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The Richmond climax. (Richmond, Ky.) 1897-1914, March 11, 1913, Image 2

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Woods, Frazee and Lcderer Present for thTftrst Time Here the Magnificent New Amsterdam, New York, Theatre Production
3 71
Prices SO, 75, $1, SI.SO
11" f i m
si col ai inru cb -S5
With Special Cast-Irresistible Comedy Stunning Chorus and All Enchanting Melodies Including
"Every Little Movement Has A Meaning of Its Own"
' " Seats at Wines' Drug Store, Wednesday Morning, March 1 2
a linn
A Beautiful Story of Real
Life Among the Ozark Hills
of Missouri and Arkansas
with the Original Cast
Messrs. Caskell and McLitty Present Harold Bell Wright's Story
$1, 75, 50, 25
Seats on Sale Saturday Morning
March 15th
0r Window Attractions
show only a small part of what we have to
offer in the line of
Dry Goods
Underwear and
inside the store. We make the claim that for
variety, quality and reasonable prices we can
not be excelled by any .store in this section
and we prove the claim by our offerings and
prices. If you don't believe us call in some
day and let us convince you we are right
The Richmond Climax.
fMitmn lriy I.miw mm Irimm AttaraMa
A. D. Killer
W. 6. Whit
E. C. Walion
Pre, and Mgr.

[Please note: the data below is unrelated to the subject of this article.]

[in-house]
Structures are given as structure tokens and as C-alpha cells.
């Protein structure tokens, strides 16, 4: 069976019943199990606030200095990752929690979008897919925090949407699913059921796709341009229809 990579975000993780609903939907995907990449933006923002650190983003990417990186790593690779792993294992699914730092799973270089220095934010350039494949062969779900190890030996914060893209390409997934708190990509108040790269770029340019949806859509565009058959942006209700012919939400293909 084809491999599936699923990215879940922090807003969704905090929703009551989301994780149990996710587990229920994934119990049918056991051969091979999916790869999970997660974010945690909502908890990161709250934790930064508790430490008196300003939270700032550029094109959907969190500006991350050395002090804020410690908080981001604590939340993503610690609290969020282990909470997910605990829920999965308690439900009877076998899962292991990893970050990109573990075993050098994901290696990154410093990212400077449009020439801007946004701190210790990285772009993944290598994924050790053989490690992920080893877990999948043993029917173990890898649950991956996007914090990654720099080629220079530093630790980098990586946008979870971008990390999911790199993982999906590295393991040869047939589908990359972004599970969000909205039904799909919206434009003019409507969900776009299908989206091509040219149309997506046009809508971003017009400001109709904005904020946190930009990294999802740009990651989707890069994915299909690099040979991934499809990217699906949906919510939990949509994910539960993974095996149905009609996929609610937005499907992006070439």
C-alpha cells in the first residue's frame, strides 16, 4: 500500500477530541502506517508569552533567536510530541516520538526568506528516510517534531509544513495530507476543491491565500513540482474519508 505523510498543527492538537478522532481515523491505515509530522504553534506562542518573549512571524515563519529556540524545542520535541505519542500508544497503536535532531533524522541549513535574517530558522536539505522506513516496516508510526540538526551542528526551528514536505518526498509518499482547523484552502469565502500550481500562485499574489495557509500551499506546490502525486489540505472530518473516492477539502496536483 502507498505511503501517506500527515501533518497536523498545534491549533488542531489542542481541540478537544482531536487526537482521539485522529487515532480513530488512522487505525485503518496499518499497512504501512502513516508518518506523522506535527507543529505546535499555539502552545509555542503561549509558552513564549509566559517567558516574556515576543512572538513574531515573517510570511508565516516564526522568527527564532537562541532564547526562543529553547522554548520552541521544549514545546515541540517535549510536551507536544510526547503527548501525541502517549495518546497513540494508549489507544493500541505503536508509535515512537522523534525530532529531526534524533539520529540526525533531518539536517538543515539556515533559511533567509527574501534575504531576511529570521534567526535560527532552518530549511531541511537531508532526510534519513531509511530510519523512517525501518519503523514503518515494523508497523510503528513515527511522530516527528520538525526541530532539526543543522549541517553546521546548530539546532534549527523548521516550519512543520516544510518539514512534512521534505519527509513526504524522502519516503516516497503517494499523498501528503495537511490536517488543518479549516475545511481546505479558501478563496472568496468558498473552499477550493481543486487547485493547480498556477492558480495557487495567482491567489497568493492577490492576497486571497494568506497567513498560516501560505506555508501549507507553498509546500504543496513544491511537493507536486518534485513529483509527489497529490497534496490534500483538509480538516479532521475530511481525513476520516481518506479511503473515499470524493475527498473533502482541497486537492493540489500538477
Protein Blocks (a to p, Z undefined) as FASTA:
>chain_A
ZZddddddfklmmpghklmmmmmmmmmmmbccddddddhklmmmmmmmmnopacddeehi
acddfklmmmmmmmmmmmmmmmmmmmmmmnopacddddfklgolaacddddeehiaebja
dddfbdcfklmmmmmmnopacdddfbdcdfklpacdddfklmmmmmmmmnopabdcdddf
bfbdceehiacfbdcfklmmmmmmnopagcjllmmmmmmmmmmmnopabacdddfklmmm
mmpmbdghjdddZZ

wmmmm ) -
MARCH M. 1913
-Premier Bryan.
The President ha selected a very
strong body of men as advisors. His
Cabinet is made up of the party's great
est men and chosen for each man's fit
ness for ttin portfolio he is to handle.
Geographically considered it is also well
selected, every part of the country be
ing represented. Taken together the
Cabinet will compare more than favora
bly with any other for many years, and
nothing but good is prophesied for it.
In choosing a man for the first posi
tion in his Cabinet, Mr. Wilson would
have shown ingratitude unworthy of
him if he had not tendered the place of
Secretary of Slate to Hon. William Jen
nings Bryan, without whose efforts at
the critical time he would probably not
have been nominated for the presidency.
Speaker Clark had double as many voles
as Mr. Wilson, till the Xebraskan, with
a powerful effort directed at the Speak
er's New York support, turned the tide
and won the prize for the New Jerseyan.
Besides, Mr. Bryan is well equipped for
the place and being the most popular
democrat in the country, appointment
pleases millions of those who have stood
by him since his spectacular entry into
National politics sixteen or eighteen
years ago and was nominated for the
There may be those who think Mr.
Bryan is a dangerous man for public po
sition. He might have been at one
time, but with age has come wisdom
and conservatism and no fears need be
felt on that score.
We do not believe, however, that Mr.
Bryan will remain long in the Cabinet.
He can't afford it. lie e n make five
times as much a year as his salary of
tl2.000, with his longe 'and ren, and
like the rest of us, Mr. Bryan is not
averse to filthy lucre.
His appointment was a natural one
and he did not care to cast aside the
treat honor. But mark the p eviction:
lie will resign in less than six months
or by the time the Chautauqua season
eels busy, when he will be a greater
drawing card than ever.
Rocks That Wrecked The
Whatever niche of fame history will
allot to William Howard Taft, it is pop
ular today to call him a failure. The '
jjew Vord World in a brief summary of .
the good and ill of his administration,